A patient advocate can be a family member, trusted friend or professional advocate who will support the patient and family during a hospitalization or when navigating the health care system in general.
What does an advocate do?
- Advocates for the Patients’ Rights.
- Helps to improve the patient and family healthcare experience.
- Preferably has some knowledge of hospital function and procedures.
- Act as a liaison and collaborate between the patient, family, health care team and hospital.
- Can remain neutral and objective as possible when resolving problems for the patient.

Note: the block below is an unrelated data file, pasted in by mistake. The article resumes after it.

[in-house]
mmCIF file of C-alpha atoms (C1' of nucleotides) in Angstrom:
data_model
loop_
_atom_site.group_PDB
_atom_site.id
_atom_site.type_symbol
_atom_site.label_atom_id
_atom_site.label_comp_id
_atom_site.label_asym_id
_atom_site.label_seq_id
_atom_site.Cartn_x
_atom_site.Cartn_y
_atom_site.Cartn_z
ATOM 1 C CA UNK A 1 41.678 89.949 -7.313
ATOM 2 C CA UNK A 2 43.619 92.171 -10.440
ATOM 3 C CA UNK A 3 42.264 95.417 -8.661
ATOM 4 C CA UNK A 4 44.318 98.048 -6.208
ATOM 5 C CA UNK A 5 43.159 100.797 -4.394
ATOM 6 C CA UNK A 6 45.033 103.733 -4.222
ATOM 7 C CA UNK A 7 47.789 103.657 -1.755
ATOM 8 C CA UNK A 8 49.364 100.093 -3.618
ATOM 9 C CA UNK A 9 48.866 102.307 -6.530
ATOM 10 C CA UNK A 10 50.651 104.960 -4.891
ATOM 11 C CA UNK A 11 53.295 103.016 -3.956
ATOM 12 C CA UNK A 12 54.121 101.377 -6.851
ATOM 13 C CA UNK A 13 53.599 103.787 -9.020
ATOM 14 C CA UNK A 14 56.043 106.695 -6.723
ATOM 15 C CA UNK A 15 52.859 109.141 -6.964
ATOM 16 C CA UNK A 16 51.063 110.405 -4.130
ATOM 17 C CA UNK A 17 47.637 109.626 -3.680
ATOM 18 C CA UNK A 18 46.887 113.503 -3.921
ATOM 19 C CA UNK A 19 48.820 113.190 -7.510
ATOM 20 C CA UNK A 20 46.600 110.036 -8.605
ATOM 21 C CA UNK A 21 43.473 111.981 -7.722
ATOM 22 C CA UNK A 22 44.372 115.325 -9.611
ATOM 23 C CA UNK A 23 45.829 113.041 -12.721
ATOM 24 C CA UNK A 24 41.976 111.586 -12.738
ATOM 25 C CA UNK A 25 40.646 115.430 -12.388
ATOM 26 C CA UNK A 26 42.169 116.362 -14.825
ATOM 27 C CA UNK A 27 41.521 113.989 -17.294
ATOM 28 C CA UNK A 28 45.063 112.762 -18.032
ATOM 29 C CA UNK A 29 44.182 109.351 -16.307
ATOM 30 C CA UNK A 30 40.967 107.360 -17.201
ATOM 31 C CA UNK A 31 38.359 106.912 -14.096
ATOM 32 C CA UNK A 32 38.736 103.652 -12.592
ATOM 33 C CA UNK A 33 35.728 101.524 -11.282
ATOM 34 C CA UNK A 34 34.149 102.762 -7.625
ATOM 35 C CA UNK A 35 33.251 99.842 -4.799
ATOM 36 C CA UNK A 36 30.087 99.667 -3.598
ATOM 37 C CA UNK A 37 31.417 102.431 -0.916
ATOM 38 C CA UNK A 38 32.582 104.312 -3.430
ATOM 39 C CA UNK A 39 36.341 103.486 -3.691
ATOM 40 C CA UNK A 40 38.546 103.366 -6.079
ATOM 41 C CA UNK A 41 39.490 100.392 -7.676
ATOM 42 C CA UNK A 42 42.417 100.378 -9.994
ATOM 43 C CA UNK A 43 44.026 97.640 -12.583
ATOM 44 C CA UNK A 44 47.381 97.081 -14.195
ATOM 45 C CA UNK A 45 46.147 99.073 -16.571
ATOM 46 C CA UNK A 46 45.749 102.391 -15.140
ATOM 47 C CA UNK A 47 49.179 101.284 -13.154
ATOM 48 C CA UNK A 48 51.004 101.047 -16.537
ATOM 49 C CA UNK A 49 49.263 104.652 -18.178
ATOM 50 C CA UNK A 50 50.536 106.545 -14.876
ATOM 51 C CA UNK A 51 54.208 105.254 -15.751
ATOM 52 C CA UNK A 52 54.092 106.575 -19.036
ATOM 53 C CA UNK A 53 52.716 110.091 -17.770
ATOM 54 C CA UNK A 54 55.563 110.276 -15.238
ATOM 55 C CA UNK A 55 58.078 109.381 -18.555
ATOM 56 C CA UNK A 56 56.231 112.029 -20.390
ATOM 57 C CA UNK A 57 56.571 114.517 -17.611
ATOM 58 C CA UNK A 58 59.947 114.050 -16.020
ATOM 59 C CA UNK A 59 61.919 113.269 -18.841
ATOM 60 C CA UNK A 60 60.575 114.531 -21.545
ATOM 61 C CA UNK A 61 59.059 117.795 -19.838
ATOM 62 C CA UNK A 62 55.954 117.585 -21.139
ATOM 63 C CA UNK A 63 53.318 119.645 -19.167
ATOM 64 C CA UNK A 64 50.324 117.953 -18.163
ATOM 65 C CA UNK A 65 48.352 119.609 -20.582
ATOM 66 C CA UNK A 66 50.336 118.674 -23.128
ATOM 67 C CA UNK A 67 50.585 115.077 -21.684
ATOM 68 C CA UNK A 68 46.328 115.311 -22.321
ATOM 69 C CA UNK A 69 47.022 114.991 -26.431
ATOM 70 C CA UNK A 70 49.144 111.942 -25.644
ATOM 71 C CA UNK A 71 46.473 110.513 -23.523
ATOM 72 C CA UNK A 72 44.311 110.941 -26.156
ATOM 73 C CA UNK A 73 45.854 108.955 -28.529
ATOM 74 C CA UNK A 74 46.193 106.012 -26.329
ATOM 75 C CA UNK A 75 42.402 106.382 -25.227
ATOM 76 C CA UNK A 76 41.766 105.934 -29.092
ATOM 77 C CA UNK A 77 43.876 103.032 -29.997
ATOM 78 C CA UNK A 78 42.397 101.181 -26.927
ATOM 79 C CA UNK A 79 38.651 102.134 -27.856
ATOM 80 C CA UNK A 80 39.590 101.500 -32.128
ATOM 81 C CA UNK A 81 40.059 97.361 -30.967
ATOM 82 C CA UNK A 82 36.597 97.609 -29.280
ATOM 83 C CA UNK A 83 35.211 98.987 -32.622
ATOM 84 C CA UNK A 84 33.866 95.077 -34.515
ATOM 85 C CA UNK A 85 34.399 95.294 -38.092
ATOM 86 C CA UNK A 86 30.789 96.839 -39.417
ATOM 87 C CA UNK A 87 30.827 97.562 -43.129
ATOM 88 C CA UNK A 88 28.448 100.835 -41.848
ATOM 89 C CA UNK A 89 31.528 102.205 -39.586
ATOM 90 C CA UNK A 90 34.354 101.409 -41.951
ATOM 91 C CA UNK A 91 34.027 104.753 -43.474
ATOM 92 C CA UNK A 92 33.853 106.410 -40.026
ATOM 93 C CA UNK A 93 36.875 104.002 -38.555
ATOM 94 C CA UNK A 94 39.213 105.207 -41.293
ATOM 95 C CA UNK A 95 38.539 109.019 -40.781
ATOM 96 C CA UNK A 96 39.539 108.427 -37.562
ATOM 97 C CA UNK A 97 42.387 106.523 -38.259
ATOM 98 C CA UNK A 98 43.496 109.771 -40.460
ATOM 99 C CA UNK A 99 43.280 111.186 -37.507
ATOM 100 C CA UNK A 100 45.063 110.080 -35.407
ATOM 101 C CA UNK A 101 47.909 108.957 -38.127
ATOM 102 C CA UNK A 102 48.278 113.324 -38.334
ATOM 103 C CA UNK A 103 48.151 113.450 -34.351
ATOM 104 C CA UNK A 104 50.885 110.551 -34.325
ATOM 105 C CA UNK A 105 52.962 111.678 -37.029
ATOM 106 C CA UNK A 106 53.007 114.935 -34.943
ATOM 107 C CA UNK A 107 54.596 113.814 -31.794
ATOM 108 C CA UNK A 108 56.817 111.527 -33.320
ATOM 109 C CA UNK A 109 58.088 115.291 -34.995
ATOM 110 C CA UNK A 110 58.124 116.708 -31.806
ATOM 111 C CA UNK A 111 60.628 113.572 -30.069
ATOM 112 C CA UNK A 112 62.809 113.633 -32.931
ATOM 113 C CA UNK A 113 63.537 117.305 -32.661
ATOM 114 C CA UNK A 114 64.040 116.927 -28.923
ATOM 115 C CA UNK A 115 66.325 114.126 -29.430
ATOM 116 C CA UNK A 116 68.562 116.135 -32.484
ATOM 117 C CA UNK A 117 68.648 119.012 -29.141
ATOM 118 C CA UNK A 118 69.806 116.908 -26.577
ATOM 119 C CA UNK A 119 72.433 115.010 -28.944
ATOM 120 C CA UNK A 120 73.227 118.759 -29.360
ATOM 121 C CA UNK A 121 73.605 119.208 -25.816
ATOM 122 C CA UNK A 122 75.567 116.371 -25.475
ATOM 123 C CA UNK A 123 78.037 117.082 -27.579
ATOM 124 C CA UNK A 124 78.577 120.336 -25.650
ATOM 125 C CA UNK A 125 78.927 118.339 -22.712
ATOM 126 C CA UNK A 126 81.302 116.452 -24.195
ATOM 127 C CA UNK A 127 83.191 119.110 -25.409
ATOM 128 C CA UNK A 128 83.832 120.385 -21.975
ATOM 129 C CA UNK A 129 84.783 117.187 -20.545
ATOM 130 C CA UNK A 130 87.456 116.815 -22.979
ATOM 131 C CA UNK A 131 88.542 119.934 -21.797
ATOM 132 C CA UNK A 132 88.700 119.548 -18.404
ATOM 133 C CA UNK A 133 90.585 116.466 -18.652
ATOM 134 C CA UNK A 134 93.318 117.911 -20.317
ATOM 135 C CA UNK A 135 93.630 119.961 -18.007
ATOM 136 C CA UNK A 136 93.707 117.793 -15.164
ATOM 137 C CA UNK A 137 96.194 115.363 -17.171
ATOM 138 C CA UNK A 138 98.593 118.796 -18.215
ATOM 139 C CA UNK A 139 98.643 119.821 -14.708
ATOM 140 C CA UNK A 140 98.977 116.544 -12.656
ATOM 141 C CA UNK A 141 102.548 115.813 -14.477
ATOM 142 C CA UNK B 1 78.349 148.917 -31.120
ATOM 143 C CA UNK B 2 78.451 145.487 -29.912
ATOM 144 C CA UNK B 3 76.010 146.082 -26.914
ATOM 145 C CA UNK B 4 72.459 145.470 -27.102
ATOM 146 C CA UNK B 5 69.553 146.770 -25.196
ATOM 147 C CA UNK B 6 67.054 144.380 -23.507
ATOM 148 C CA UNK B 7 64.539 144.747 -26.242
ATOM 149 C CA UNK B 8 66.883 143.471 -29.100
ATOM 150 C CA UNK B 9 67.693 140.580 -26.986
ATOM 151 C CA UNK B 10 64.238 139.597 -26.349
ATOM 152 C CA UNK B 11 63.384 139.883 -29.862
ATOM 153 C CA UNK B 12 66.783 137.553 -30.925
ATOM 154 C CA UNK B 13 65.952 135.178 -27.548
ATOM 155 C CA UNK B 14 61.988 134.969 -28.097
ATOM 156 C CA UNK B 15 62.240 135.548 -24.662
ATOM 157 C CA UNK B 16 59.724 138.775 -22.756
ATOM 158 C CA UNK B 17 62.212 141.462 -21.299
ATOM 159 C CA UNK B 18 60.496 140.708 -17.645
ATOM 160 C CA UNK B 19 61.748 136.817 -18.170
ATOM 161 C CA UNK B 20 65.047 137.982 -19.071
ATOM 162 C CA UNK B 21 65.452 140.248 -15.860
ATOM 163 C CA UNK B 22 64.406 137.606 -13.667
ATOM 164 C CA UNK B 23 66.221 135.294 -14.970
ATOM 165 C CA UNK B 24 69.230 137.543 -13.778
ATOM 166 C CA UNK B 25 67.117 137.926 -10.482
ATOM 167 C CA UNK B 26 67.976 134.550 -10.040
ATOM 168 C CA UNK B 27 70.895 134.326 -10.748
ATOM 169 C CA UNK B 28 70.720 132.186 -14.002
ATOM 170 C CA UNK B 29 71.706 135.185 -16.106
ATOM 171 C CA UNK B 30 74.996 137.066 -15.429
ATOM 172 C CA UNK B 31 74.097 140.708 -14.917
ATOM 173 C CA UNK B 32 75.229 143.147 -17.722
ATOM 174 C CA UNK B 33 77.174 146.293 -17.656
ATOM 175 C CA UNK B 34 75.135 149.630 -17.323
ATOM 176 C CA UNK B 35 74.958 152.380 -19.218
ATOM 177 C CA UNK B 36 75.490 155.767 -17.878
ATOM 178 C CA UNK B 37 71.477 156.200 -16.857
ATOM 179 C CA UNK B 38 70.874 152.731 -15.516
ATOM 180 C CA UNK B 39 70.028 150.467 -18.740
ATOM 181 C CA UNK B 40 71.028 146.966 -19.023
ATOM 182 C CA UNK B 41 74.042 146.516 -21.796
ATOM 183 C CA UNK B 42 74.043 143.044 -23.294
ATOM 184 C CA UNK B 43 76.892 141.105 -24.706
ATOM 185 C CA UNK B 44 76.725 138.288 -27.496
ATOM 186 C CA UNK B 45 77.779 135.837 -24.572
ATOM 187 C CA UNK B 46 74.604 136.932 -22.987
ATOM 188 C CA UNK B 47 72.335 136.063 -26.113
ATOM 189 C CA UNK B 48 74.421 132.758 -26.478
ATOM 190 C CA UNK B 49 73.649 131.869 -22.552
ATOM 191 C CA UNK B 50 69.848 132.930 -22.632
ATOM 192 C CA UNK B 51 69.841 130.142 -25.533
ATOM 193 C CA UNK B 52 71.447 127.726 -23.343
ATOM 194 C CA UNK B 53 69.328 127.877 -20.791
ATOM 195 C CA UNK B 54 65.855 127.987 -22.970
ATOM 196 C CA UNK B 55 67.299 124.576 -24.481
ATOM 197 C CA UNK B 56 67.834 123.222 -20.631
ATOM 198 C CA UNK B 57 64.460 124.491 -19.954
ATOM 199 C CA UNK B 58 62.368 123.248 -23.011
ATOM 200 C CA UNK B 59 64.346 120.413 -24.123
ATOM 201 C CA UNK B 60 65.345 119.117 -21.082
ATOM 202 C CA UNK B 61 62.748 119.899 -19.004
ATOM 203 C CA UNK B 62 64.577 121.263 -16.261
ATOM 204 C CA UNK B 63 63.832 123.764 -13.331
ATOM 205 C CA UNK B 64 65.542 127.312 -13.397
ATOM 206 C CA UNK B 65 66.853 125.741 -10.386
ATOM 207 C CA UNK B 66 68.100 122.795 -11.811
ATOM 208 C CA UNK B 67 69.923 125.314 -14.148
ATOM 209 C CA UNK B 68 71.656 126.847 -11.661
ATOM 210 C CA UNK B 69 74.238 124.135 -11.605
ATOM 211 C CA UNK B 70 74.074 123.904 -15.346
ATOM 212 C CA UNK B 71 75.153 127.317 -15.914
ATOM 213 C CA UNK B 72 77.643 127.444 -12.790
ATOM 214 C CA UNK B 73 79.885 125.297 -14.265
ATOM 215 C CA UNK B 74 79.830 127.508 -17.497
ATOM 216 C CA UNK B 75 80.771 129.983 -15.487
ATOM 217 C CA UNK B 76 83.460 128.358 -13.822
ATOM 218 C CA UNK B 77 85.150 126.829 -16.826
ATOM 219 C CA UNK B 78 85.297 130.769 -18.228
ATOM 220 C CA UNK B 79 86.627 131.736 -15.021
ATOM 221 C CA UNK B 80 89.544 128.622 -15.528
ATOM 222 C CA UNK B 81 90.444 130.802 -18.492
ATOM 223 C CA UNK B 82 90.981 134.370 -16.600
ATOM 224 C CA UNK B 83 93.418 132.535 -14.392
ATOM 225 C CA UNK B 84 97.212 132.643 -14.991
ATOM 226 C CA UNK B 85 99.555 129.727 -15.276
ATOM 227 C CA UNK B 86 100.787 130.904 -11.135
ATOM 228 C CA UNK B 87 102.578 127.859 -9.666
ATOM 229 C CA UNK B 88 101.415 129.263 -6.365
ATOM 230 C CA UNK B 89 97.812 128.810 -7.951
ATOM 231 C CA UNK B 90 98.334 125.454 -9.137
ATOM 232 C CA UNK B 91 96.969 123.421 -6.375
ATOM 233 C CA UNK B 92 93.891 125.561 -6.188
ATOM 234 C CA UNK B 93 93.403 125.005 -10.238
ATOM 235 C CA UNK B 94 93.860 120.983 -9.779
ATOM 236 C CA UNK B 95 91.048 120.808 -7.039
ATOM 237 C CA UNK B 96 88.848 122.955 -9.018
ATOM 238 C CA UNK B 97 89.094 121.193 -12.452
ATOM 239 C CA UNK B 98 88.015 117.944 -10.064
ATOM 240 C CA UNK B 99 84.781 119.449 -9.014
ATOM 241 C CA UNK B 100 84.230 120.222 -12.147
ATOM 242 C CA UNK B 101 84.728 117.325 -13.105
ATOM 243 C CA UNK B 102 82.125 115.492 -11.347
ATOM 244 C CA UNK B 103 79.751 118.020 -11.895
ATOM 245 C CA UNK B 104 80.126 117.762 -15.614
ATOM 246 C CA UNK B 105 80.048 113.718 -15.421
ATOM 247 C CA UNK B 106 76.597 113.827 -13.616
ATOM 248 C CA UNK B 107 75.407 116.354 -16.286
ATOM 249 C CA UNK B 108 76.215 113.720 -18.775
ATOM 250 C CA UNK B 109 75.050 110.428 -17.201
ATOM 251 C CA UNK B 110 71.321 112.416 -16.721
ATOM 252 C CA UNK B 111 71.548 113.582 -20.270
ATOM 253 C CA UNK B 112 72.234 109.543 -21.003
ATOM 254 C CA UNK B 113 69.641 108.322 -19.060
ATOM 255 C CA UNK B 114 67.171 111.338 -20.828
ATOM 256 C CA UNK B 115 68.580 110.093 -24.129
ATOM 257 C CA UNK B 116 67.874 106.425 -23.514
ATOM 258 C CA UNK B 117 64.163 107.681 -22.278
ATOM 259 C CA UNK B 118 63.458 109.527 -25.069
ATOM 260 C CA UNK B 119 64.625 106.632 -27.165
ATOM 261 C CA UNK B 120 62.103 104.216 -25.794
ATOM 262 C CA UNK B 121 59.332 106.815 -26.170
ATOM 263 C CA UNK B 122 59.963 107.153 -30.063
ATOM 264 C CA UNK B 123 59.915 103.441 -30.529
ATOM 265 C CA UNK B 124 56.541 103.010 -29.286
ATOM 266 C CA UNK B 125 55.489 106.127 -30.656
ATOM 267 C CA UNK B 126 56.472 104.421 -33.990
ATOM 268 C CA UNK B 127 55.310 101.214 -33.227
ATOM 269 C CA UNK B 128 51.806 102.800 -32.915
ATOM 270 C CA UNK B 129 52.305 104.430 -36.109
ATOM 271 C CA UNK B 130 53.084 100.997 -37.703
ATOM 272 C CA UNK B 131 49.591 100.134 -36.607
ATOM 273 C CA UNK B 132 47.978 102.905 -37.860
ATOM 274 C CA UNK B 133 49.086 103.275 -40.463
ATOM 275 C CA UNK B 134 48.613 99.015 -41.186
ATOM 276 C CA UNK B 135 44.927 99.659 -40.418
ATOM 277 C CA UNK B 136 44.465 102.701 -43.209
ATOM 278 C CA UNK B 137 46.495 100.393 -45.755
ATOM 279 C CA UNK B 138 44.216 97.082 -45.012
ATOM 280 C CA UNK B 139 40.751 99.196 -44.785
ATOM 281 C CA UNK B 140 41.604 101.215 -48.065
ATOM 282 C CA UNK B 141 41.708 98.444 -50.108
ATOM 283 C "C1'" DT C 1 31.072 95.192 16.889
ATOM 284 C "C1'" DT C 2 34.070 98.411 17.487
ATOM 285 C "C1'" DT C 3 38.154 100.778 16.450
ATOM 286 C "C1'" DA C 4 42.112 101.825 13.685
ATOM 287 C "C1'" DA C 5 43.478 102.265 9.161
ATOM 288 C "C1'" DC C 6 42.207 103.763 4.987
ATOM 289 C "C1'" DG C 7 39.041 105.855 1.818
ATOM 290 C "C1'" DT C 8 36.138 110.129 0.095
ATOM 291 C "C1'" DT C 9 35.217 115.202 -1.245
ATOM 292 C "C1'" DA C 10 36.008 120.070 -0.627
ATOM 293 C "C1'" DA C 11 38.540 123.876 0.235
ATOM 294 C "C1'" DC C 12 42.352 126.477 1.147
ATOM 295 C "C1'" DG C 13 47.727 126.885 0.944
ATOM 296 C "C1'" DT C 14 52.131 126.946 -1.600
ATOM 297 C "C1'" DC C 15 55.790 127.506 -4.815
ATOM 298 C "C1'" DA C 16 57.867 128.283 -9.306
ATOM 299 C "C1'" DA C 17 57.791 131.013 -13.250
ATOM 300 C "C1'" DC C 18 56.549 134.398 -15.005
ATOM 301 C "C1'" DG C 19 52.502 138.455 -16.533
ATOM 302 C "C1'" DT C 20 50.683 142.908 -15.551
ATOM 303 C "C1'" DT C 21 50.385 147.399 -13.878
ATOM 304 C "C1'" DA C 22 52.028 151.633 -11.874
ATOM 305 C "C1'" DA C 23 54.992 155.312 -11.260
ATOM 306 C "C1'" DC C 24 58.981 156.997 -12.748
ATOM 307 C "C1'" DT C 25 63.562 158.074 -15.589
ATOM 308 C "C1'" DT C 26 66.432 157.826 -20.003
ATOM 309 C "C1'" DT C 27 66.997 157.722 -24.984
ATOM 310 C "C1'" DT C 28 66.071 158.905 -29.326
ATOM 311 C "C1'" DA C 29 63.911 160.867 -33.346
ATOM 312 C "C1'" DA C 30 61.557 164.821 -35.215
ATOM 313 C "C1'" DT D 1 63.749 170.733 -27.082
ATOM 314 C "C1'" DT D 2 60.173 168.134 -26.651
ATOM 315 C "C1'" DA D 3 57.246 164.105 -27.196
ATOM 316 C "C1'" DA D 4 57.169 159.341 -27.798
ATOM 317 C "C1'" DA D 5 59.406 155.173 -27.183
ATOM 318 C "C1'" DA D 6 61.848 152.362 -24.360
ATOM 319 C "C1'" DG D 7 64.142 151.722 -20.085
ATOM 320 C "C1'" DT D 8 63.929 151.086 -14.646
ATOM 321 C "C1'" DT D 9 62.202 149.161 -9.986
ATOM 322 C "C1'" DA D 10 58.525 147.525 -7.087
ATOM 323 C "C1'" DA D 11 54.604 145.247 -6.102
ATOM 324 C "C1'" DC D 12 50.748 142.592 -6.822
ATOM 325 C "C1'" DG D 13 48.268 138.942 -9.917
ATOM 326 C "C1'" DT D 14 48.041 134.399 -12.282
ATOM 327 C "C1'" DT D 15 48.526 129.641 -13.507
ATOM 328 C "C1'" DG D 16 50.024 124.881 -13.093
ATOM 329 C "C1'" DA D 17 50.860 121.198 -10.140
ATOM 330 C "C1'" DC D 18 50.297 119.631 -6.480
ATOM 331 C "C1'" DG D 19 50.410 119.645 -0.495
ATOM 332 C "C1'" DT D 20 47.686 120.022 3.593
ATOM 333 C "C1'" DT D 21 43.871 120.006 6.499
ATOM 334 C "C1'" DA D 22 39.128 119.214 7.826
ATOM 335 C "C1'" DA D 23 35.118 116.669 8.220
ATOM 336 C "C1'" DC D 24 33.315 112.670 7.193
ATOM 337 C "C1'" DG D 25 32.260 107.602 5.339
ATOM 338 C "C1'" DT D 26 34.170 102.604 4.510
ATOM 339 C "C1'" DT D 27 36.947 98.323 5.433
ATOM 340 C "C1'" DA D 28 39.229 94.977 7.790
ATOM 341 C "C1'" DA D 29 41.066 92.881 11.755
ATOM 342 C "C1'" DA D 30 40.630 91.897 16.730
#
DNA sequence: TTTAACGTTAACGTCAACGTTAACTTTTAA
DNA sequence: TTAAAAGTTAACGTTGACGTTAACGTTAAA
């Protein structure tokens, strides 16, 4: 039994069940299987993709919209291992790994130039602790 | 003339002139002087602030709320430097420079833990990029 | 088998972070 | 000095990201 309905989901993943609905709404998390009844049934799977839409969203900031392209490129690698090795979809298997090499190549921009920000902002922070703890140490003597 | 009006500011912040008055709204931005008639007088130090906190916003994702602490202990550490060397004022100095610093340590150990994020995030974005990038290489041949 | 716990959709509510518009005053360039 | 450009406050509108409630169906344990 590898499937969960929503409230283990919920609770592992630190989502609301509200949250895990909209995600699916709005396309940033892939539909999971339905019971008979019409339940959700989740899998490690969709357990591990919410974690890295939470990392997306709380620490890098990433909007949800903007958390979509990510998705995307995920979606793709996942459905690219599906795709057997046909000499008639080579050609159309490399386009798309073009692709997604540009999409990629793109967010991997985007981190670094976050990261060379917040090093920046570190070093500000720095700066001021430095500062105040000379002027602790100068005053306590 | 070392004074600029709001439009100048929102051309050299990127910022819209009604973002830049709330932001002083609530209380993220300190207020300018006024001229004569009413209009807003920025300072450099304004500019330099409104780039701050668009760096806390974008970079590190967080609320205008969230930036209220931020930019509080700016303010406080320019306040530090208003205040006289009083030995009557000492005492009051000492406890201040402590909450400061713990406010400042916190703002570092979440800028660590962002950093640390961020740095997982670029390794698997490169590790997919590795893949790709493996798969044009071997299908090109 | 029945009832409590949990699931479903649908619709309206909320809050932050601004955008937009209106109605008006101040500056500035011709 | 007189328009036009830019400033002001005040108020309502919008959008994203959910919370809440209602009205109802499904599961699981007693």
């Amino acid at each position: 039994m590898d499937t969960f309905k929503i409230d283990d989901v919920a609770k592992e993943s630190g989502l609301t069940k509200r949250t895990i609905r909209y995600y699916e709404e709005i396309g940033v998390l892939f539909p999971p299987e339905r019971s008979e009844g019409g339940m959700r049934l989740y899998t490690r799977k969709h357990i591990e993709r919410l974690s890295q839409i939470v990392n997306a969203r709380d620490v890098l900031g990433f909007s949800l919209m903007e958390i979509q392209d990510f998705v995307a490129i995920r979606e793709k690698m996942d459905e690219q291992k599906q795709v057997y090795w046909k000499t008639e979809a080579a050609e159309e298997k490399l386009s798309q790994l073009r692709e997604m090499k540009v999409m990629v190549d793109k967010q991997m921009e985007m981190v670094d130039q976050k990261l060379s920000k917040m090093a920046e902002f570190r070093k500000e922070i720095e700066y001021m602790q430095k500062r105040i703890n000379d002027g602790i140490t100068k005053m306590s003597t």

- Promotes patient satisfaction.
- Serves as a support for ethical issues, including end-of-life treatment decisions.
- Writes down information that you receive from your caregivers, as well as any questions that you may have.
- Assures that your wishes are carried out when you may not be able to do it by yourself.
After you choose an advocate:
- Let your doctors and caregivers know that you have an advocate and would like for them to be involved in your care.
- Arrange for your advocate to be the designated spokesperson for your family and make sure your other family members are aware of this. This will allow for consistent communication with your caregivers and can help to minimize confusion and misunderstandings within your family.
Another post about patient advocacy:
You Need an Advocate
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This week is National Patient Advocacy Week April 22-27. Find out more about patient advocates here. ow.ly/kmyu3
— Meredith Hurston MHA (@EmpowerMochaPt) April 24, 2013